May 27, 2021

Challenge the Customer’s Comfort Zone

Businesses should consider this when dealing with customers today, “challenge the customer’s comfort zone.”

Consider your own business for a minute: is it more beneficial to you for your customer to remain in her comfort zone? or to be pushed beyond their comfort zone?

Then consider your customer and the results you desire for him: is it more beneficial to your customers for them to remain in their comfort zone? or to push beyond their comfort zone?

Given the current state of the pandemic recovery, you probably spend more time placating potential customers than confronting their comfort zones.

You are trying to build bridges when burning them down may be the best strategy.

Your customers are, by nature, explorers. They’re seeking something. It might have started with a Google search. It might have been an interesting Facebook thread. It might have been a personal conversation over coffee. But they have sought out… something. They’re looking for transformation — even a tiny one.

They may not be able to identify their most pressing needs. They may not know what they’re looking for. But they have that nagging desire to learn more. And that’s where you come in.

Customers trust business owners that have something to teach. When you can give your customer a new way of seeing even the tiniest corner of their world, you are immediately trustworthy. But new ways of seeing don’t come from being comfortable, they come from confrontation.

Today’s most powerful sales people are challengers.

Here’s the problem: your customers are on to your “not gonna push ’em too hard” ways.
Your relationship building techniques – questions, conversations, endless webinars, etc… – aren’t mysterious anymore. People know you’re buttering them up. Sure, they’ll participate. Sure, they’ll engage. But are you really setting them up for a sale or allowing them more time to stew on the inevitable “no, thanks?”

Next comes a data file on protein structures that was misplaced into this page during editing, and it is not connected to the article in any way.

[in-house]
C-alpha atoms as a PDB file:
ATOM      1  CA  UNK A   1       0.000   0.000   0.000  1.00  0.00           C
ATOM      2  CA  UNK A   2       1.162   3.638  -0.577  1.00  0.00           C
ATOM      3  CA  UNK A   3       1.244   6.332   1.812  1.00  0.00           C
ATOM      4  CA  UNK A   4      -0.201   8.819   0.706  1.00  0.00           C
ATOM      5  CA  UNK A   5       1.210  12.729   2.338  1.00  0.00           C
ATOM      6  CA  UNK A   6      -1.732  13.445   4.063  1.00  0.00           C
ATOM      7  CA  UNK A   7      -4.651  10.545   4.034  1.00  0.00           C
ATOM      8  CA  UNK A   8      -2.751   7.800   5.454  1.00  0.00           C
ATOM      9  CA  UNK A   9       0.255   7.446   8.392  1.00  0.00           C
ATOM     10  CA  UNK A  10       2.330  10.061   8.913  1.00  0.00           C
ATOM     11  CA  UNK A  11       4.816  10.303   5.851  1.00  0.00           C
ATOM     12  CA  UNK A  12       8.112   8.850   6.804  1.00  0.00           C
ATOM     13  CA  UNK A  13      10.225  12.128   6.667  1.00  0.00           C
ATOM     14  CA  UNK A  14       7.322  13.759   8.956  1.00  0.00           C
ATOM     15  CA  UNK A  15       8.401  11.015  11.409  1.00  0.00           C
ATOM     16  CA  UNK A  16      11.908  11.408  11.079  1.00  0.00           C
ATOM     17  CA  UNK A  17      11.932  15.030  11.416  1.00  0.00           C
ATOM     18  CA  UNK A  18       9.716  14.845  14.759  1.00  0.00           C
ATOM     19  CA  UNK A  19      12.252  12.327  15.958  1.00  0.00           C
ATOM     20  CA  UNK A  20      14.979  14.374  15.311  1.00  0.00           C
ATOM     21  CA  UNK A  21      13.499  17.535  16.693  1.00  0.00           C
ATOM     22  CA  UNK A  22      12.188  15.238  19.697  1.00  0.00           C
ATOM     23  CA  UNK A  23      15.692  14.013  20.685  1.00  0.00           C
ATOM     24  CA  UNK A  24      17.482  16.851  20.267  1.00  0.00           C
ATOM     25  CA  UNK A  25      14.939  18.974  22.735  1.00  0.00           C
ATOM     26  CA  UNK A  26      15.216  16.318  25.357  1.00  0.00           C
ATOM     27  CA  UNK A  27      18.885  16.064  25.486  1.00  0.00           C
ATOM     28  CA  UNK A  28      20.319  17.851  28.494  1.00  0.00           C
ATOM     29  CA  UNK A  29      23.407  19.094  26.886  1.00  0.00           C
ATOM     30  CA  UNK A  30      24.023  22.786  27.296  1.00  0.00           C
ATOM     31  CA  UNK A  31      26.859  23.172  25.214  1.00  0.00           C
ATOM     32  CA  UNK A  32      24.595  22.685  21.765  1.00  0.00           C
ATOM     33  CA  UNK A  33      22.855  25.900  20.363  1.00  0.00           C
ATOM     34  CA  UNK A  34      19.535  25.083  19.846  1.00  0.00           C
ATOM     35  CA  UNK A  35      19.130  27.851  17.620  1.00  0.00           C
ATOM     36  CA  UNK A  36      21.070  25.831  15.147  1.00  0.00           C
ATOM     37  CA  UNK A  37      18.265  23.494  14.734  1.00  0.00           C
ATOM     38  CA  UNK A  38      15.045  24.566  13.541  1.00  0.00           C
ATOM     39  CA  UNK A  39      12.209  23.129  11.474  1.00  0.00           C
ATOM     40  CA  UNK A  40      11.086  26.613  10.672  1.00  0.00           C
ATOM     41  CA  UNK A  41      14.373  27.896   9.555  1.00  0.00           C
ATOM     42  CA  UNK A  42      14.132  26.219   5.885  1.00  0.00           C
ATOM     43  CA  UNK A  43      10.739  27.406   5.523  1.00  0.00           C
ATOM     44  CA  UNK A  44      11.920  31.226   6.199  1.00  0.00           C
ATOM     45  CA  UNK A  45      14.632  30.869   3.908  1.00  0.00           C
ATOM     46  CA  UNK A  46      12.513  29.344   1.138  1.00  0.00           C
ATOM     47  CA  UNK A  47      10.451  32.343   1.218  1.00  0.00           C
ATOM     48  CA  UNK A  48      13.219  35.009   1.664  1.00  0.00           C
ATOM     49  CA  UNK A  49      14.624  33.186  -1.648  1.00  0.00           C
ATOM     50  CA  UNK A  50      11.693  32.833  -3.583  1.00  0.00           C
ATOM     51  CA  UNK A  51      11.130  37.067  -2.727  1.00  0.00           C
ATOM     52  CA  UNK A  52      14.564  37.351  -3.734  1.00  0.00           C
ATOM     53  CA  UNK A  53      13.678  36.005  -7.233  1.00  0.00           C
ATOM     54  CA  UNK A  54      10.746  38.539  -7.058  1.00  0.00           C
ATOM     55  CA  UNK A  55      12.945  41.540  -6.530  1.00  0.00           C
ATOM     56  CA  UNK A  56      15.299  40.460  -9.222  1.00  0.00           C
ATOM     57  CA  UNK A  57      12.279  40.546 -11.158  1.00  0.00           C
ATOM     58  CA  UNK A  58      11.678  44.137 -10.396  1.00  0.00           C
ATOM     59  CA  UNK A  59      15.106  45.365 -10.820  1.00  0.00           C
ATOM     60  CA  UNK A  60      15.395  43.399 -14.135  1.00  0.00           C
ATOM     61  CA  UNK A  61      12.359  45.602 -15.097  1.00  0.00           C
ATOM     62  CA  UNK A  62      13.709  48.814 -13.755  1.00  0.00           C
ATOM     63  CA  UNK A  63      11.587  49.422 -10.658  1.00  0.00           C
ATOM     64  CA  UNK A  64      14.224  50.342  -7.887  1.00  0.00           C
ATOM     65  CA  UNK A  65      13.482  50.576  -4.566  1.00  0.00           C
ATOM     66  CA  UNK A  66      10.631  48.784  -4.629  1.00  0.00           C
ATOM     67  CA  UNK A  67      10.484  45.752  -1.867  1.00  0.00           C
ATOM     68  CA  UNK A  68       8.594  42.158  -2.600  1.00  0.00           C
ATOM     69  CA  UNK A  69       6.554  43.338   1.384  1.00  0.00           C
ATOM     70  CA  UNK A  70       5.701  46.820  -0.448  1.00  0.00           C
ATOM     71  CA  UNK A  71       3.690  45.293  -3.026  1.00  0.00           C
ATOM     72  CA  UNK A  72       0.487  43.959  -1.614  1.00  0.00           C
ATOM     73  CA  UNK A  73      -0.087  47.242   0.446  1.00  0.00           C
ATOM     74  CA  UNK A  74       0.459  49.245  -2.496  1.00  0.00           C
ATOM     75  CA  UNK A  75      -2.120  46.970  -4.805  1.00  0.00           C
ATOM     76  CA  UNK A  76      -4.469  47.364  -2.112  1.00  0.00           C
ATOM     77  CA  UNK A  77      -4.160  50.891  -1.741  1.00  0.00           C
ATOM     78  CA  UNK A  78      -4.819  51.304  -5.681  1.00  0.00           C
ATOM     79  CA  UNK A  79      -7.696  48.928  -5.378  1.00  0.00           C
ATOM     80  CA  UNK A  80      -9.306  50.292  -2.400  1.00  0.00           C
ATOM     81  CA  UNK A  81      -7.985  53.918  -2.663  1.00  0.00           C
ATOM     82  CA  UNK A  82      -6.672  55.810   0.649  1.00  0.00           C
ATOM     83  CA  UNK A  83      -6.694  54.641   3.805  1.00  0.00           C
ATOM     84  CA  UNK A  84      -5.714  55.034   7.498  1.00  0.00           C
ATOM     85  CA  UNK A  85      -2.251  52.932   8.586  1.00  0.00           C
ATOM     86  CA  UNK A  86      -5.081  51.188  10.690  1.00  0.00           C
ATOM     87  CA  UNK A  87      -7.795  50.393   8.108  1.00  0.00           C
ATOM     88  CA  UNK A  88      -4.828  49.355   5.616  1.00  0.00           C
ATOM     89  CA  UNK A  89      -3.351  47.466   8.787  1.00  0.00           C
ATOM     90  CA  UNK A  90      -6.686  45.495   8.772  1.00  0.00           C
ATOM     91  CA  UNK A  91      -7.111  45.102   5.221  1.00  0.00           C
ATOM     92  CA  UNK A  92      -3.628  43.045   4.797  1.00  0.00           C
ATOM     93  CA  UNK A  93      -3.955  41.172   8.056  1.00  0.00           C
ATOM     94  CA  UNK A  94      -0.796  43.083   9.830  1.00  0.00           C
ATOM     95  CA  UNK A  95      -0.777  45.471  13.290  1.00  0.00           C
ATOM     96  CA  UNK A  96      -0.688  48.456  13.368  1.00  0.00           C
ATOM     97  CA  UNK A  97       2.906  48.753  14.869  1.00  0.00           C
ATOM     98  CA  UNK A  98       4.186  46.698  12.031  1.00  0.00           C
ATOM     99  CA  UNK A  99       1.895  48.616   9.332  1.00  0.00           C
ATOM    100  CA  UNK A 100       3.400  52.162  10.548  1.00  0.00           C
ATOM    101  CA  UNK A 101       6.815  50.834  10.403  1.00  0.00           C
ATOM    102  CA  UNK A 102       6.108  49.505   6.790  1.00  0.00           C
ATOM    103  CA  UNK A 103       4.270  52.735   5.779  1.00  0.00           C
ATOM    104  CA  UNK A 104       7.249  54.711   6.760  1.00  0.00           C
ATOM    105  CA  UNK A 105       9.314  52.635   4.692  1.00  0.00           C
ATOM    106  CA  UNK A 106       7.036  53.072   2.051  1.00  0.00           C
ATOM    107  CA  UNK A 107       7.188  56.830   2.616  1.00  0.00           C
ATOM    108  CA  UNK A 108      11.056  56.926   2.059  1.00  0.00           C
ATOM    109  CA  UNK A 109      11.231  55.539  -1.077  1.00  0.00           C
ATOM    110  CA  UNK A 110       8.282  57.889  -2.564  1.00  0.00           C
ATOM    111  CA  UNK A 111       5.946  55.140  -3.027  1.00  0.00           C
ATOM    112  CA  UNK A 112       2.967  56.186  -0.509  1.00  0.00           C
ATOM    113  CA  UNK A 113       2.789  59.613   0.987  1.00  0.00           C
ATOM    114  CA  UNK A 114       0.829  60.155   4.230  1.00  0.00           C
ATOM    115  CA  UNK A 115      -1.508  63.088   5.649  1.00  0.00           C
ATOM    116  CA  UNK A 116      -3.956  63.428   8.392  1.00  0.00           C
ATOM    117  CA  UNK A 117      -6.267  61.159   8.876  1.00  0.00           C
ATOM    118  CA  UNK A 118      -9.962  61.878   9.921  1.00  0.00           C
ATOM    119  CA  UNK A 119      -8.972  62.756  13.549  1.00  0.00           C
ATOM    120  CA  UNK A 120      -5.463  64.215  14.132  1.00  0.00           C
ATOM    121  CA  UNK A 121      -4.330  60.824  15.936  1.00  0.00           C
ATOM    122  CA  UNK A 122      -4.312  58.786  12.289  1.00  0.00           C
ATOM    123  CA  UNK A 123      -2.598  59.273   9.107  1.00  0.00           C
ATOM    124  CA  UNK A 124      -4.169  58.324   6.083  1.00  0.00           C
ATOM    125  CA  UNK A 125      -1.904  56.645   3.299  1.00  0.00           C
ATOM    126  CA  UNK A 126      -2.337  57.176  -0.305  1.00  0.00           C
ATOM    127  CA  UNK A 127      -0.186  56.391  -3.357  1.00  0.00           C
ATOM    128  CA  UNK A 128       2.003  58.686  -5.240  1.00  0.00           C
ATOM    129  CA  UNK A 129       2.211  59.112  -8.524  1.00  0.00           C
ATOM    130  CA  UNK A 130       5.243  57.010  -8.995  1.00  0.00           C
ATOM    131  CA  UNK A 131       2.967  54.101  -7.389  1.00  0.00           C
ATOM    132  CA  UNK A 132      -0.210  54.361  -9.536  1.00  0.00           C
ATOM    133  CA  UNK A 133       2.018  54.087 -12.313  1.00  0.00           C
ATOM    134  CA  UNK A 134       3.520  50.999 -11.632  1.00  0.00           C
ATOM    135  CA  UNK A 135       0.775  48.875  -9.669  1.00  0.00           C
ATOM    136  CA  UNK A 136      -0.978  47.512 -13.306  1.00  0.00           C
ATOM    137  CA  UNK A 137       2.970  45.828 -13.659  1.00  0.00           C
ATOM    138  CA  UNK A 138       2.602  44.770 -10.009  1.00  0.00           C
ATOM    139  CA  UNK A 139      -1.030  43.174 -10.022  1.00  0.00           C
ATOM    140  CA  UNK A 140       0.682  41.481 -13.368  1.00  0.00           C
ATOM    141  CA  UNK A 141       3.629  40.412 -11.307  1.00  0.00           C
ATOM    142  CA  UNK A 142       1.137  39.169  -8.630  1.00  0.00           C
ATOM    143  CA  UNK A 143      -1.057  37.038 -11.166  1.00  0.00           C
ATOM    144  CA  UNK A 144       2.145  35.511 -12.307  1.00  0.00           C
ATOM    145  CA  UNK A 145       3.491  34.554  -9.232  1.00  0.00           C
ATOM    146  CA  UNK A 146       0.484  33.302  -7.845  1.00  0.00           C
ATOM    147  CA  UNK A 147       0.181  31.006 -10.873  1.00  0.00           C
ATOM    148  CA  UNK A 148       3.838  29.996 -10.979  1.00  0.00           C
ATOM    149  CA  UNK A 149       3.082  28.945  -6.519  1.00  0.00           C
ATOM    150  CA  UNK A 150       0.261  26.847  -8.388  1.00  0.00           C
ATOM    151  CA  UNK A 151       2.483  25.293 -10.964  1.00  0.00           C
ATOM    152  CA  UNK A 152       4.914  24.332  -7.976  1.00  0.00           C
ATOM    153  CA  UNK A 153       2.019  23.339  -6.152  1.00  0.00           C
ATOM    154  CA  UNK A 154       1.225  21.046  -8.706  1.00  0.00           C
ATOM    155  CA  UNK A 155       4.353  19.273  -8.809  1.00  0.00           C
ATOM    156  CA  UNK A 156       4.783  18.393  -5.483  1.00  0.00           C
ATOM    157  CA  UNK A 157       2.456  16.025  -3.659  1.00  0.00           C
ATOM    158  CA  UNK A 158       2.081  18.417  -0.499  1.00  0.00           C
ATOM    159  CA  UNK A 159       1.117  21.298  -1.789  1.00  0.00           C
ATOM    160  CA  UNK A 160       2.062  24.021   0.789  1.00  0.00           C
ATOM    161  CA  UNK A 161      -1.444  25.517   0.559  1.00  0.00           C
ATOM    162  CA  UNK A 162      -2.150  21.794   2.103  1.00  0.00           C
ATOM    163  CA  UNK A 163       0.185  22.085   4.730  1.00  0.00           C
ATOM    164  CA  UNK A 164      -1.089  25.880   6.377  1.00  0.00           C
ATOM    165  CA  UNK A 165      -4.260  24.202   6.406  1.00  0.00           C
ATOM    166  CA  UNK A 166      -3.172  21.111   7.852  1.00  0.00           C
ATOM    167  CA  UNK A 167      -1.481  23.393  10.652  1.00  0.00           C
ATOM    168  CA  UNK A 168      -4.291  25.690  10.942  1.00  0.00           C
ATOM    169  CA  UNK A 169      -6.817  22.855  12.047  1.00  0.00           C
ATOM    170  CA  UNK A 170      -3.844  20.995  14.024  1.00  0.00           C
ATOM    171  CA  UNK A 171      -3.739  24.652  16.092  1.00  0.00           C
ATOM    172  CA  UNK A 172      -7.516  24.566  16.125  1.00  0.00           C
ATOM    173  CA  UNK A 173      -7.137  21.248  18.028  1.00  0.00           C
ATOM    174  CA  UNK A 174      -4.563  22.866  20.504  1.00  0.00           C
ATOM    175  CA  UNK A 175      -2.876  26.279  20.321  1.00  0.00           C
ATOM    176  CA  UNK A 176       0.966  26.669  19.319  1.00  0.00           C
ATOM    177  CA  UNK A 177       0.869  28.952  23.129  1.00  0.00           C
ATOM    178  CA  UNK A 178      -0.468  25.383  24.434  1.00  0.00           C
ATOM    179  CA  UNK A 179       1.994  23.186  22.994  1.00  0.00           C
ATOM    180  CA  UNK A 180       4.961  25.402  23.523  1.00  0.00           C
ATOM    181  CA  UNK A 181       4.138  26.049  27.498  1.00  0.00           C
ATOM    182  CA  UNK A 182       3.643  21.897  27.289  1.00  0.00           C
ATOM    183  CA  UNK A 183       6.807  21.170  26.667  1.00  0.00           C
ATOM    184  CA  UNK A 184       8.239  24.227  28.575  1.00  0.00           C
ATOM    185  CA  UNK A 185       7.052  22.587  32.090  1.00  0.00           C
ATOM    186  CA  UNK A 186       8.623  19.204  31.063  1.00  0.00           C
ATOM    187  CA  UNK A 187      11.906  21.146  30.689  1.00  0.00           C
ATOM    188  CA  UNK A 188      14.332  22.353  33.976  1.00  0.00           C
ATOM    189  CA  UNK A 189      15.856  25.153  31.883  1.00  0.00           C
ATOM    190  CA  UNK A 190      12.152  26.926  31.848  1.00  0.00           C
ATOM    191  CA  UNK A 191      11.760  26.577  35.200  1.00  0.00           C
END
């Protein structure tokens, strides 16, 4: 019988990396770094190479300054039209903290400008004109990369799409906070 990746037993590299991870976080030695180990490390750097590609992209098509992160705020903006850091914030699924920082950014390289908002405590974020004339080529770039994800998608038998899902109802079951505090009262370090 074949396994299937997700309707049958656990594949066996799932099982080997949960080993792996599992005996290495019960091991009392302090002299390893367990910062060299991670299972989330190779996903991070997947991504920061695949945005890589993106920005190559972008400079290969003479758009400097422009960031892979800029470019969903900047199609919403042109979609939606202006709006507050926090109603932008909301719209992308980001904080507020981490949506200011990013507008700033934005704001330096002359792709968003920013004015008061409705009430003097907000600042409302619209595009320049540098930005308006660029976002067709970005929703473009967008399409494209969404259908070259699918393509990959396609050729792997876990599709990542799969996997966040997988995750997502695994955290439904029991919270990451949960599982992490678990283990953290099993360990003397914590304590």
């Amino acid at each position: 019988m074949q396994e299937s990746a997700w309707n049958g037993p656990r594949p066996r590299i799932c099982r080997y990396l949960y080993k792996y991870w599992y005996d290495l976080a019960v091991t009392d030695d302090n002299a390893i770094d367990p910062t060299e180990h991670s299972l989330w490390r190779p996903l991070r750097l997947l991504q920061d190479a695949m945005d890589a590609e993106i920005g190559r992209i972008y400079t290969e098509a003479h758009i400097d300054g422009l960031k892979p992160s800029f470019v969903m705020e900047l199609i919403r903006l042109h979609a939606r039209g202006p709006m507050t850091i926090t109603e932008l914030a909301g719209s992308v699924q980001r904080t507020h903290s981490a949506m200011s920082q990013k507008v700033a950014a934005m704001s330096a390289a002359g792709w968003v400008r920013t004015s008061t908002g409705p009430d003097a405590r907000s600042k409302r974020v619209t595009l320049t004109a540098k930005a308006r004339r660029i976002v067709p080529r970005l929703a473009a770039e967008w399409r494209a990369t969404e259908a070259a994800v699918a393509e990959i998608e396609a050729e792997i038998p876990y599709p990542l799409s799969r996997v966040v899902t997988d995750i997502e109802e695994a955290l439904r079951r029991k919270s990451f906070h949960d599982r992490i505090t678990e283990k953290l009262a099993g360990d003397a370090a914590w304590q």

The best salespeople are empathic, clued into needs, and sensitive to individual perspectives but, instead of following the customer’s lead, they take the reins and deliver an insight that moves the customer to action.

What do you know about your audience – their habits, their hurdles, their opportunities – that even they don’t know?

Here are some ideas for creating a challenging sales process:

1.  Coach your customers on how to buy.

2. Identify a core belief or operating principle that your customer has and challenge it.

3. Use your insight as an outsider or expert to demonstrate a new idea.

4. Bring in case studies that prove your position.

5. Customize to each person you’re talking with.

Your customers can see right through your efforts to build relationships with them – genuine as they might be.

Instead of trying to make the sale feel warm & fuzzy, allow your customers to trust in the fact that you’re confident & in control. Take the lead with new insights and fresh perspectives.

Will you accept the challenge?

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